3. Viral or Tell a Friend: This third component allows users to share the campaign with friends. One of the unique features of a social media platform is the ability to share content with those within their network.
Social media campaigns are gradually taking over traditional methods of advertising, and many corporations are taking advantage of it. Though it doesn’t always guaranty success, but if properly done, the returns are great. Small businesses must begin to take their social media platforms more seriously than before
Tuesday, 14 October 2014
In both developed and developing countries, entrepreneurship has been advocated as a means of bridging the gap between the poor and the rich. It been the driving force for economic development especially in capitalist countries. However, the rates of growth of entrepreneurship between developing and developed nations have raised some concerns that seem to suggest that poverty prevents people from starting a business. The implication of this is that poor people who are predominant in developing nations lack the financial resources to engage in entrepreneurial activities. Again, from studies done especially in Nigeria, most people believe that the reason they can't be entrepreneurs is because they lack the financial resources to do so.
For obvious reasons, this argument/believe is faulty. First, starting a business or being entrepreneurial is more of an attitude than it is of financial resources. Those who engage in entrepreneurial activities are driven either by the strong desire to succeed or to meet needs within the society. Secondly, there is no empirical evidence yet to suggest that being rich or having a rich background guarantees success in entrepreneurial activities. Moreover, many entrepreneurs in Nigeria succeeded through determination and hard work, although this two factors seems to be fueled by the desire not to be poor.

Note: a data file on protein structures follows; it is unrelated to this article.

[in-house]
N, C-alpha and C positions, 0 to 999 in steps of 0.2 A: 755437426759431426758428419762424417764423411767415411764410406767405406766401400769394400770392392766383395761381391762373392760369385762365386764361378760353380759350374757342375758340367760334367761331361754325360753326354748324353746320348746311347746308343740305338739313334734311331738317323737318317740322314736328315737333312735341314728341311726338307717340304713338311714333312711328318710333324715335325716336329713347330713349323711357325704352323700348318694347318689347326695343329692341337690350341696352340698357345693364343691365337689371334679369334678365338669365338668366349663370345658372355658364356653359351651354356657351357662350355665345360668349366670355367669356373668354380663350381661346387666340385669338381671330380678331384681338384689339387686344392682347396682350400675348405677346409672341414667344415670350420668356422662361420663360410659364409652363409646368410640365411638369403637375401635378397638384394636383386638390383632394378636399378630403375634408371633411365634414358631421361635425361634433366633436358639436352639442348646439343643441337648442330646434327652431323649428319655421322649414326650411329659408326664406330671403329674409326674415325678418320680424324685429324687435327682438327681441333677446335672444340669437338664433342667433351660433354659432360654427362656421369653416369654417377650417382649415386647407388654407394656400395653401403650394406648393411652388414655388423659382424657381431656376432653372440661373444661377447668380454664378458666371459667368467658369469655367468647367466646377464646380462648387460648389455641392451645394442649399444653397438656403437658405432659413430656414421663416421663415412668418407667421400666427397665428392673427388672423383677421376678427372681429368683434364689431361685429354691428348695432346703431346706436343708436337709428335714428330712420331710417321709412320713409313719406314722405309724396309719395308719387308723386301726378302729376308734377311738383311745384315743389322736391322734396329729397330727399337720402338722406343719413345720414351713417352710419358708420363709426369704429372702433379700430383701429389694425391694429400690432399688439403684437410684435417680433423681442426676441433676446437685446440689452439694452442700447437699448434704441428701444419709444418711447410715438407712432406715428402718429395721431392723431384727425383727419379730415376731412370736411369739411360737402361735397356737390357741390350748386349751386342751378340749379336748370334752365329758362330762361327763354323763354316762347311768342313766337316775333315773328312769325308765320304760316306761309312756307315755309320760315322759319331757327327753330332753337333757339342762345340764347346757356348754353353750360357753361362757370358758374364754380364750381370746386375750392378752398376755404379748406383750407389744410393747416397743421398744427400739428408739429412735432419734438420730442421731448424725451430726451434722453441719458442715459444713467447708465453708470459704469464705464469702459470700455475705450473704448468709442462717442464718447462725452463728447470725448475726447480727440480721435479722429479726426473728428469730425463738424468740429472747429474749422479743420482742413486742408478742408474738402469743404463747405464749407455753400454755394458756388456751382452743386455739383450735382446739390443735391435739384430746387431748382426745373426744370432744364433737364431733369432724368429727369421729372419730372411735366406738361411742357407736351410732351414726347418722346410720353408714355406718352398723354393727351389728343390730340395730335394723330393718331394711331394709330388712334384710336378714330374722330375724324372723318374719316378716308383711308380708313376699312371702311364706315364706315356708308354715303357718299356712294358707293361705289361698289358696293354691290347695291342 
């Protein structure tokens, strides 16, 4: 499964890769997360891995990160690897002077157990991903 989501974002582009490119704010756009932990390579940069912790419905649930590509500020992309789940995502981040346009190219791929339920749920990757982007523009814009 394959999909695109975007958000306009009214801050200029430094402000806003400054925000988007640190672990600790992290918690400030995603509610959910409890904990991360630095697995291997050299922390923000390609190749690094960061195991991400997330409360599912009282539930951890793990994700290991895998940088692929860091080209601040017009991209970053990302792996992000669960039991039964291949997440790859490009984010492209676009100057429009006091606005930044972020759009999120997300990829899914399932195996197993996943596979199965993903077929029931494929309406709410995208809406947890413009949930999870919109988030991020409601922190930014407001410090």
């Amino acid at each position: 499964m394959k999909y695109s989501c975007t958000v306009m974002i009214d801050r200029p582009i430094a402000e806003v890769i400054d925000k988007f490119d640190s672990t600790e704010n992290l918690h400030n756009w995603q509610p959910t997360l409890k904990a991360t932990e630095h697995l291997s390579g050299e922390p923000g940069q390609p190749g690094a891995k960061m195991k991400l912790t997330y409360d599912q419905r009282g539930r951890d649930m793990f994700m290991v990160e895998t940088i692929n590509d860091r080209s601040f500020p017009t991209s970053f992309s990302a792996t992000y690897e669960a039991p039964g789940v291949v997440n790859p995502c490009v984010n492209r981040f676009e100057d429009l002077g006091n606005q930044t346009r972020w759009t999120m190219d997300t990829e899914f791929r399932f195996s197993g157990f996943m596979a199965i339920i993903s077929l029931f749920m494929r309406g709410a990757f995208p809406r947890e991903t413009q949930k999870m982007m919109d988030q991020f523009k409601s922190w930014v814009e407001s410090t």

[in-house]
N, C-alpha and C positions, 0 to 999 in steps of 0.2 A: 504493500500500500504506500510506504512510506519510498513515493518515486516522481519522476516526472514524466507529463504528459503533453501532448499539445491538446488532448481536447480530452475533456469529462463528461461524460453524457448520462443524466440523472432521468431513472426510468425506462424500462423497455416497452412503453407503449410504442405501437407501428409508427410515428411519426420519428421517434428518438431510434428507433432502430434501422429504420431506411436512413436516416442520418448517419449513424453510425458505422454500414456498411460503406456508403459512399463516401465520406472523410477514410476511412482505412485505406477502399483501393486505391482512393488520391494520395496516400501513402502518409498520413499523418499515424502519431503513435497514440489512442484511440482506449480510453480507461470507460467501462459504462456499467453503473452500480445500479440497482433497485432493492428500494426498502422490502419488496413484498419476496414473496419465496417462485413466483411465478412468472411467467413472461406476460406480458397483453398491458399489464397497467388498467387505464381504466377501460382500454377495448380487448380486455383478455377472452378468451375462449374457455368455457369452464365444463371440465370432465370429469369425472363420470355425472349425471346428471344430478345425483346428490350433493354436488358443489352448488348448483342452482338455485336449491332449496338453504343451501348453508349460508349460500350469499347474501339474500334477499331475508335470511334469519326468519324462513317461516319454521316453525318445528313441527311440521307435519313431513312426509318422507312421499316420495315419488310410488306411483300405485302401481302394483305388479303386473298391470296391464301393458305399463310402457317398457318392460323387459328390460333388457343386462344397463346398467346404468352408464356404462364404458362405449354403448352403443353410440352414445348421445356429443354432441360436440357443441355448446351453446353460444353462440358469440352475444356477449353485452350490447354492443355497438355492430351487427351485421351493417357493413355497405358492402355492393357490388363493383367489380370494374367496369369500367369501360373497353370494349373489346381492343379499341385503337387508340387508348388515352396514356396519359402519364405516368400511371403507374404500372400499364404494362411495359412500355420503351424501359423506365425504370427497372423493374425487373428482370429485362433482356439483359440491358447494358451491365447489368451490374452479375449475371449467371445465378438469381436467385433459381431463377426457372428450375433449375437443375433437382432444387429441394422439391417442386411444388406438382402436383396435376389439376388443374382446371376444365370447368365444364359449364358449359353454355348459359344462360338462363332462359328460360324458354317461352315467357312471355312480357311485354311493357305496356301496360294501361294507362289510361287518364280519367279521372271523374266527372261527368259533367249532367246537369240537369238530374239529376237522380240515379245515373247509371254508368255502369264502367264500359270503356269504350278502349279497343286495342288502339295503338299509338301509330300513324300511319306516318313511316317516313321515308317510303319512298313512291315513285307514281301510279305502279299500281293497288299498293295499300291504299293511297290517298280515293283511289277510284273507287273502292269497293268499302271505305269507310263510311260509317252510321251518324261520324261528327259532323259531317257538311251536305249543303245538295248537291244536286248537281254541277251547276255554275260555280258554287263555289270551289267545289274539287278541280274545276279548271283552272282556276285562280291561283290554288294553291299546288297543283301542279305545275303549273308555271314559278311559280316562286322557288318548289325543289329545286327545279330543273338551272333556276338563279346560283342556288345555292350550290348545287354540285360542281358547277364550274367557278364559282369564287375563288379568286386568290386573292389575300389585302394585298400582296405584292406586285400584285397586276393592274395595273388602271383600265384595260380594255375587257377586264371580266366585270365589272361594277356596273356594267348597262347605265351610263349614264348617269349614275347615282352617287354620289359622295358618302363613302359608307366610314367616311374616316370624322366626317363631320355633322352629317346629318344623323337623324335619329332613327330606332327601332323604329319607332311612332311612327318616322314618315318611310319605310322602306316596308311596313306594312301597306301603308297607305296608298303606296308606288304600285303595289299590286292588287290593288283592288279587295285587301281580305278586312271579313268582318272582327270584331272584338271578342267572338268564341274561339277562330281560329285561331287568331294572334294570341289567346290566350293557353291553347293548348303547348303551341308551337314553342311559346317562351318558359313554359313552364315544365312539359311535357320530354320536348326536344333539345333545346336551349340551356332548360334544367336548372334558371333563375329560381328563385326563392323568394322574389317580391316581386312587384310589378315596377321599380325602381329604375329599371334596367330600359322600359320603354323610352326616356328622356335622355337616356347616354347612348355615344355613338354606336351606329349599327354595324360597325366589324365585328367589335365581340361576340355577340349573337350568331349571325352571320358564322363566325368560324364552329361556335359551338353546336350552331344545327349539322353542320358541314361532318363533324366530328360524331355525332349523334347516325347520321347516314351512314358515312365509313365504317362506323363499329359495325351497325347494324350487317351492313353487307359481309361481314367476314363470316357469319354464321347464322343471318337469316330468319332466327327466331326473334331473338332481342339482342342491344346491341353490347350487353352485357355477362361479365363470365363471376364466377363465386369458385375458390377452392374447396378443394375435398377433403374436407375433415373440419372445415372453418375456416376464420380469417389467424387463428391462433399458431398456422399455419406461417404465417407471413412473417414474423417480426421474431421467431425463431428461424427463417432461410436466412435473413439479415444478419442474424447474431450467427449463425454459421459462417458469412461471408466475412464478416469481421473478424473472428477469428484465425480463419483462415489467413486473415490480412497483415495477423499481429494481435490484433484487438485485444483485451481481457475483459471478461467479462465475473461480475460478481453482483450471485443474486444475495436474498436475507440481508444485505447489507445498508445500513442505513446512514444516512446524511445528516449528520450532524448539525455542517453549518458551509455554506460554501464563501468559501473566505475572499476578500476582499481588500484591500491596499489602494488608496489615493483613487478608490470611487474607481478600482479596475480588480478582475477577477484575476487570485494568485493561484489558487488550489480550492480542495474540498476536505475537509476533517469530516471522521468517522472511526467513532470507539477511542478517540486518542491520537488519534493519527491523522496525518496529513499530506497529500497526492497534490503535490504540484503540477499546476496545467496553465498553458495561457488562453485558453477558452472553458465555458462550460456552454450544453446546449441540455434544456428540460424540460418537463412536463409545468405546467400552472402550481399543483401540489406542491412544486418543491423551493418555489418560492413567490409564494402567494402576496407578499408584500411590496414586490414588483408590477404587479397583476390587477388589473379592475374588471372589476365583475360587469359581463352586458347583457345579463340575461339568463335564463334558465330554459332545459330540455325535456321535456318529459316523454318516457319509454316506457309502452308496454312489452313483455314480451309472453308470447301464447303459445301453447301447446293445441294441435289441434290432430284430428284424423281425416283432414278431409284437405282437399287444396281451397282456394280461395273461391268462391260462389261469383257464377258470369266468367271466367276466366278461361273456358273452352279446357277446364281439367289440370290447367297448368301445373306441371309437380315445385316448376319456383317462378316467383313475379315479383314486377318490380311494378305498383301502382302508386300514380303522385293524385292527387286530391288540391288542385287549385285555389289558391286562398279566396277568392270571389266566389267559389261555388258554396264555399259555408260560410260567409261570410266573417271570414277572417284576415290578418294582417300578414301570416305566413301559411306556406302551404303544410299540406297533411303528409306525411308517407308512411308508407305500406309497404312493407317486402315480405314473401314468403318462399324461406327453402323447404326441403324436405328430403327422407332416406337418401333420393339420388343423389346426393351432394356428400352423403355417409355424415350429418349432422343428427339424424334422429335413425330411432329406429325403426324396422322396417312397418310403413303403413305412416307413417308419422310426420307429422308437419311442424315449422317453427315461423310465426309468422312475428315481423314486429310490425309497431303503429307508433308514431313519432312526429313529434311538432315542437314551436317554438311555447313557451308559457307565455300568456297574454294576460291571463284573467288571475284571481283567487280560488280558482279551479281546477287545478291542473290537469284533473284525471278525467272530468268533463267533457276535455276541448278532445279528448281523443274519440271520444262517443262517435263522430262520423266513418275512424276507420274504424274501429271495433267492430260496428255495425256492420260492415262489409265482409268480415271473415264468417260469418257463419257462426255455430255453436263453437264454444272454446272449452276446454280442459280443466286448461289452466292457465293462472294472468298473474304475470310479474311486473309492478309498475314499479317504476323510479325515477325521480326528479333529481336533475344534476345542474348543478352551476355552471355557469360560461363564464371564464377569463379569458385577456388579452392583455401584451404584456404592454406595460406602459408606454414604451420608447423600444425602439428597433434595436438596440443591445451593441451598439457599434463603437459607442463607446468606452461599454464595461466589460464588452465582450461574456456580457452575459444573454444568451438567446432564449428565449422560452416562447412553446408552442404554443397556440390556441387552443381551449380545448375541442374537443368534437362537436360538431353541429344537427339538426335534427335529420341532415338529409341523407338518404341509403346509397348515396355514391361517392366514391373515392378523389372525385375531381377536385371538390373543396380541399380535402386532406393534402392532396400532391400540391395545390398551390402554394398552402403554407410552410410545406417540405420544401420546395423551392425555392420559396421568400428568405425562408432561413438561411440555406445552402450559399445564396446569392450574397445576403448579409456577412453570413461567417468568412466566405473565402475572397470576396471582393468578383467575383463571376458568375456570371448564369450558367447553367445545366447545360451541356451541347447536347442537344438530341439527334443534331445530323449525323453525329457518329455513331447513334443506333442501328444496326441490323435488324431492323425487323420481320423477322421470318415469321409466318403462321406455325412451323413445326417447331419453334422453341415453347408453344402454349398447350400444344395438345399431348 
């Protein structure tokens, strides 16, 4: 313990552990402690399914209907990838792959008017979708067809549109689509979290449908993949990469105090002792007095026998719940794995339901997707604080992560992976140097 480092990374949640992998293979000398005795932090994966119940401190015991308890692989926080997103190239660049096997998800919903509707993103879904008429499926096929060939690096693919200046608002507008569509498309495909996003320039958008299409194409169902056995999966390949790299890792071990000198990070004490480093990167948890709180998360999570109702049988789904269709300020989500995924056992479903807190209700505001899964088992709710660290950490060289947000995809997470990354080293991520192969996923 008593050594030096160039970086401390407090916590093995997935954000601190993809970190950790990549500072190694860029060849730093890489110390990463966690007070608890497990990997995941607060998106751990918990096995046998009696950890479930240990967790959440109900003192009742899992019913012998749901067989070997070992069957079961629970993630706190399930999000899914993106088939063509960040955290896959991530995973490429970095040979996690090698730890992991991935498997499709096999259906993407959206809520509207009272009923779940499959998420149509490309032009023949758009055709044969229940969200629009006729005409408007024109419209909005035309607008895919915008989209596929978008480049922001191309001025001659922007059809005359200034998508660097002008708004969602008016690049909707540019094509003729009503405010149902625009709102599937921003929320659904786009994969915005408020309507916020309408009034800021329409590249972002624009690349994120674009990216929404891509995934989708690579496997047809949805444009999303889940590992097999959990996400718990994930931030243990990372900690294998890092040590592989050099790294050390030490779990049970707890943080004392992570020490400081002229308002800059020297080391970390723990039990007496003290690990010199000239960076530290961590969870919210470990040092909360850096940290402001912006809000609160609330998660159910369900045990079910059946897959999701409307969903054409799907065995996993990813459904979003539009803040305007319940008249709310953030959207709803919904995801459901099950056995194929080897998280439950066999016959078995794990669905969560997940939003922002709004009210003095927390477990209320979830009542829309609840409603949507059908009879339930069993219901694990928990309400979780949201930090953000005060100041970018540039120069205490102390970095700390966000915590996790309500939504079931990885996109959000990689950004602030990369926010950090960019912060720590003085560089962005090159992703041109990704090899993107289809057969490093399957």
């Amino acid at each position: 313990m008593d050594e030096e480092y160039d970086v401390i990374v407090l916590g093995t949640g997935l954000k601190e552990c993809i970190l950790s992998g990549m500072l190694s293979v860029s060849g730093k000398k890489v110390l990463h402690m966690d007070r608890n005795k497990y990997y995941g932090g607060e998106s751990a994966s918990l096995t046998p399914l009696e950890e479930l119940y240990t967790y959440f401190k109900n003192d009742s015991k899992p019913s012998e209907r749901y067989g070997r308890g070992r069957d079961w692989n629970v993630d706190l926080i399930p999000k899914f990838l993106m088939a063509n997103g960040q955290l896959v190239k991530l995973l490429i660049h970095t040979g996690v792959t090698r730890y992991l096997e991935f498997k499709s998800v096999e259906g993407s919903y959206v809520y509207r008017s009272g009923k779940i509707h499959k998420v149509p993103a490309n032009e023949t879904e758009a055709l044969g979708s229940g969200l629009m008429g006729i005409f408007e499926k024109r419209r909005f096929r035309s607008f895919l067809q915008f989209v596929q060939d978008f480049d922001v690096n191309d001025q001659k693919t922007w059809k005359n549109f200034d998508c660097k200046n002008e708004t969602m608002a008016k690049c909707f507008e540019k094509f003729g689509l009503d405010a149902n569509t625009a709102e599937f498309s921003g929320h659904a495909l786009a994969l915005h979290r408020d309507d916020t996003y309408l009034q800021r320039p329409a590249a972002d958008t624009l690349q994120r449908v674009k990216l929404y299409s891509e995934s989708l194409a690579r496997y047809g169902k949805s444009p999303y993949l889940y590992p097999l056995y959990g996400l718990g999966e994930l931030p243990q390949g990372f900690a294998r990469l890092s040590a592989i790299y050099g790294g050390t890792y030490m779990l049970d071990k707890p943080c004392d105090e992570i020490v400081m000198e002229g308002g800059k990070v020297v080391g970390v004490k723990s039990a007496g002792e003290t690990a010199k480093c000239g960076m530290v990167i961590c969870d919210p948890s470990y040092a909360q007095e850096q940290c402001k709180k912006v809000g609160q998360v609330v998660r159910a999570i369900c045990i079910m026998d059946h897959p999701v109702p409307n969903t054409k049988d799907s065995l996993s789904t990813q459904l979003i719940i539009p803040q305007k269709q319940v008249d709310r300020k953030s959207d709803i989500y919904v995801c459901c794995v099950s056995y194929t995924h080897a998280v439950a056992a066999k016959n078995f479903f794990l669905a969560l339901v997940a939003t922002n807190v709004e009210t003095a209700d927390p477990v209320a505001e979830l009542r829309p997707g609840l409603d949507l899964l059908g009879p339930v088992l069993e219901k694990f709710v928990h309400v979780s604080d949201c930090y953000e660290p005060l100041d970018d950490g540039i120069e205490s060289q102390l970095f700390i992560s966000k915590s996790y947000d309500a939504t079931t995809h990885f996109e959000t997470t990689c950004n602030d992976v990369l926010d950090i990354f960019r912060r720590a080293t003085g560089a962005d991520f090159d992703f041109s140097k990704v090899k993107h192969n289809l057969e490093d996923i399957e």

No doubt financial capital is important for starting any business, but the desire to go into business and the attractiveness of the business opportunity that exist is more important hence, aspiring entrepreneurs must focus on their psychological needs rather than their financial needs. Entrepreneurs need to have the right mindset, ask the right questions, develop a business plan, and implement a strict business strategy in order to start and succeed in business.
When a good opportunity is identified, it paves the way for financial resources. With the right perception, attitudes, and beliefs an entrepreneur is set to launch out.
Sustaining a winning strategy in business is good, however, a time comes when dropping such strategy becomes a necessity even when it is still profitable to the business and the reason is simple – every stage of business growth requires a new strategy, and when a business gets to maturity, it’s an indication that a new strategy is required to sustain the organization in business.
An entrepreneur can reinvent a business by employing deliberate and conscious strategies that will help the organisation compete effectively, and the only way an organisation can maintain its growth is by launching new growth business strategies when the core units are still strong.
Don’t stay too long on a business strategy, you must learn to adjust in a dynamic business world.